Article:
Some experts, such as investor Jim Rogers, say commodities are off to the races.
New York University economist Nouriel Roubini begs to differ.
He says the recent rally that has taken oil to an eight-month high of $73 a barrel and gold to $935 an ounce has gone too far.
The oil price gain is "too high too soon," Roubini told the Reuters Investment Outlook Summit in New York.
And if speculators insist on pushing the price toward $100, the move would create an "economic shock" just like last year’s spike to $147, he says.
That jump added to worries about recession, which ultimately sent the price back down below $40.
Roubini stresses that the economy continues to face deflationary risks. The consumer price index dropped 1.3 percent in the year through May, the largest drop in 59 years.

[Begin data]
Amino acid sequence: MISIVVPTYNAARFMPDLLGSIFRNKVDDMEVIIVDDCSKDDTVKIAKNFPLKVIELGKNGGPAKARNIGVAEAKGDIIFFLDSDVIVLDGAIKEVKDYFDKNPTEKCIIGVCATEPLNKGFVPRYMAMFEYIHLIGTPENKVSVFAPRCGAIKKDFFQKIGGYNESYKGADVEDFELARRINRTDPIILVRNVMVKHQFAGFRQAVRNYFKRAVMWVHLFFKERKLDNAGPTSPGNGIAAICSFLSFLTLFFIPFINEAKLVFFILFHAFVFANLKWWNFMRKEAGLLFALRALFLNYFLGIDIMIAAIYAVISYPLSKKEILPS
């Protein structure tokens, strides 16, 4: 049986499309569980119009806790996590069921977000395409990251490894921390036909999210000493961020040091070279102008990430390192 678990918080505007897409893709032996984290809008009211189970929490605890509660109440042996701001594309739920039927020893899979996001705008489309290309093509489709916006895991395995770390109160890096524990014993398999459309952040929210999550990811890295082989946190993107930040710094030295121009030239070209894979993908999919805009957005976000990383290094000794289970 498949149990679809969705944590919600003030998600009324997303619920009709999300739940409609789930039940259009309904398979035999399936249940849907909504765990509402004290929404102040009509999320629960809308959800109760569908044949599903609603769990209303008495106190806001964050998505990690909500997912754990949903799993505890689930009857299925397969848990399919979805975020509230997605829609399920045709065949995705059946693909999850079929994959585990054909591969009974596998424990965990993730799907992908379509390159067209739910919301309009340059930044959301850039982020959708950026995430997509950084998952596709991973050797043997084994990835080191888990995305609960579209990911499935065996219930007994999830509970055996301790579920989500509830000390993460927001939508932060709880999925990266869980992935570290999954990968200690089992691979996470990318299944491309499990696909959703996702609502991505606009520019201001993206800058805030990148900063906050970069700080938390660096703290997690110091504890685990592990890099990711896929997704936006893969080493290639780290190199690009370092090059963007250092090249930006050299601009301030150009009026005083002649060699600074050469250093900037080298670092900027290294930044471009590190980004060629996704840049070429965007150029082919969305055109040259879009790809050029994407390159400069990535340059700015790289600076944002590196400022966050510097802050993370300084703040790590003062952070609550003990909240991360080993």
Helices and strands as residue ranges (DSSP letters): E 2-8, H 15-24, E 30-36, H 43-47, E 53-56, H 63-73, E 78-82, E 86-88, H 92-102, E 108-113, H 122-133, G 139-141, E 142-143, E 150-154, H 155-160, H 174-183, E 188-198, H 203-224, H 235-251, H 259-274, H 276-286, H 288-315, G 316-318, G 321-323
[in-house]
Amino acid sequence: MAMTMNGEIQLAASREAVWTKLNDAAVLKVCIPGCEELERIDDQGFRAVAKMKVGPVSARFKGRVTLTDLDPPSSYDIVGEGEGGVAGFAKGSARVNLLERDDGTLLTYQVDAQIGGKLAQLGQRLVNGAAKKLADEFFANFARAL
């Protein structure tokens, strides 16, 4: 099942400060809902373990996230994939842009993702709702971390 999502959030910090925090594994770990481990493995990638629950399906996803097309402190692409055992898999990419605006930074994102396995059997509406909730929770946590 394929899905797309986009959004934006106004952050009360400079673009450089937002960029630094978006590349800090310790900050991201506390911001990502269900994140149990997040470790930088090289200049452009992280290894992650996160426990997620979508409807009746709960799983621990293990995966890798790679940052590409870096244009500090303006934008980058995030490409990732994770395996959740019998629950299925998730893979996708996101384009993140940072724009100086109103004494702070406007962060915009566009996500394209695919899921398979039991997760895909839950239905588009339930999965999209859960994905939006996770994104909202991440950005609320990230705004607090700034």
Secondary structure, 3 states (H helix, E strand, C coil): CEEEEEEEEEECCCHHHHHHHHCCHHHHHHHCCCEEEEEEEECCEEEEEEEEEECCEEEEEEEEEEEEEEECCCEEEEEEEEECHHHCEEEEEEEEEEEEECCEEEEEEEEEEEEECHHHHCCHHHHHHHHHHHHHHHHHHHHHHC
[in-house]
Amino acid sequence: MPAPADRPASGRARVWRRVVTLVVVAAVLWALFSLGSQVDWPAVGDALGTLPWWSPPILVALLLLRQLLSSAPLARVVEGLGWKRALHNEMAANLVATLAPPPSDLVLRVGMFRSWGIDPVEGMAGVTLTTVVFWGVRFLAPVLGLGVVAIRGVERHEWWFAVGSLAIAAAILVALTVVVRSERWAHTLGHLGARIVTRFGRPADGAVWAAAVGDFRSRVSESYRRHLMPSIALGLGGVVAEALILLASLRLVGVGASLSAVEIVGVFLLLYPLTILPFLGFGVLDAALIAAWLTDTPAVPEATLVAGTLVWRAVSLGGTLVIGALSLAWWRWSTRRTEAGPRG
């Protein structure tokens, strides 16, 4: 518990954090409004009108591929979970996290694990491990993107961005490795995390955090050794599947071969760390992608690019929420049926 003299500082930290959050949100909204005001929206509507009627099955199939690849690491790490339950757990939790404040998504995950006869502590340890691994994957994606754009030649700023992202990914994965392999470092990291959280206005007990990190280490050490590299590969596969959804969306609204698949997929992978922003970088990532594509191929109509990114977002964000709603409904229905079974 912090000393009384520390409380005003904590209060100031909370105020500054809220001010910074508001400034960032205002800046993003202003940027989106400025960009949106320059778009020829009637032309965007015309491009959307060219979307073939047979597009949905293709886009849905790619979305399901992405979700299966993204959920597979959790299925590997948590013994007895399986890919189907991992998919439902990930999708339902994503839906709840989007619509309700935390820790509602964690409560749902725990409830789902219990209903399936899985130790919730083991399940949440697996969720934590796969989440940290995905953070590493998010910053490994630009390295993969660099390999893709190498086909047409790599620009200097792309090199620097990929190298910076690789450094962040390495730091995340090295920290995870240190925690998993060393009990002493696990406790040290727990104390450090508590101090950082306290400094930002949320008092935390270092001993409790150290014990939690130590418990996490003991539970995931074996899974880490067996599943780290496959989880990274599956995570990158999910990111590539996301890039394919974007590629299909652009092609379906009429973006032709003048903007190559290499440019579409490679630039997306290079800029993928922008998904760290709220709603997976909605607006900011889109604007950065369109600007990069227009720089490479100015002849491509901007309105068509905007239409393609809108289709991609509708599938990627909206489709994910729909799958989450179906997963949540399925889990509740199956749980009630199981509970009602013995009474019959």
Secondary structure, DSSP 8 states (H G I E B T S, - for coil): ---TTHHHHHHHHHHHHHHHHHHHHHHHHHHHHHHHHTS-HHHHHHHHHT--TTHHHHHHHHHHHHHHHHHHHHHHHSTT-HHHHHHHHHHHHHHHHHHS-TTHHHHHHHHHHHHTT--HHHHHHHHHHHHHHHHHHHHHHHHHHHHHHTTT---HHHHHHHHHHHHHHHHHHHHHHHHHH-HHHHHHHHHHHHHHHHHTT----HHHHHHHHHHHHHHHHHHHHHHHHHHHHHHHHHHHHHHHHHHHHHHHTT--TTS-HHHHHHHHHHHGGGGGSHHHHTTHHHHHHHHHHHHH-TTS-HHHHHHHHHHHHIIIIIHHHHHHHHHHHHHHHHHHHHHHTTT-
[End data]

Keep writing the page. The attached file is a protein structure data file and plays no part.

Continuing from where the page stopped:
"For the next two years, deflationary pressure is going to be dominant,” Roubini says. “It is going to become a time bomb down the line if and when we keep monetizing large deficits.”
“It may be too soon to hedge with gold," he says. "Unless we have high inflation, or ... other risks like depression, gold looks toppy."
A few economists say price levels are just about right.
Millan Mulraine of TD Securities, tells The Wall Street Journal that the latest consumer price report “provides further evidence to dispel the growing concerns” about inflation.
“We are equally skeptical that prices will enter a deflation spiral,” he says.
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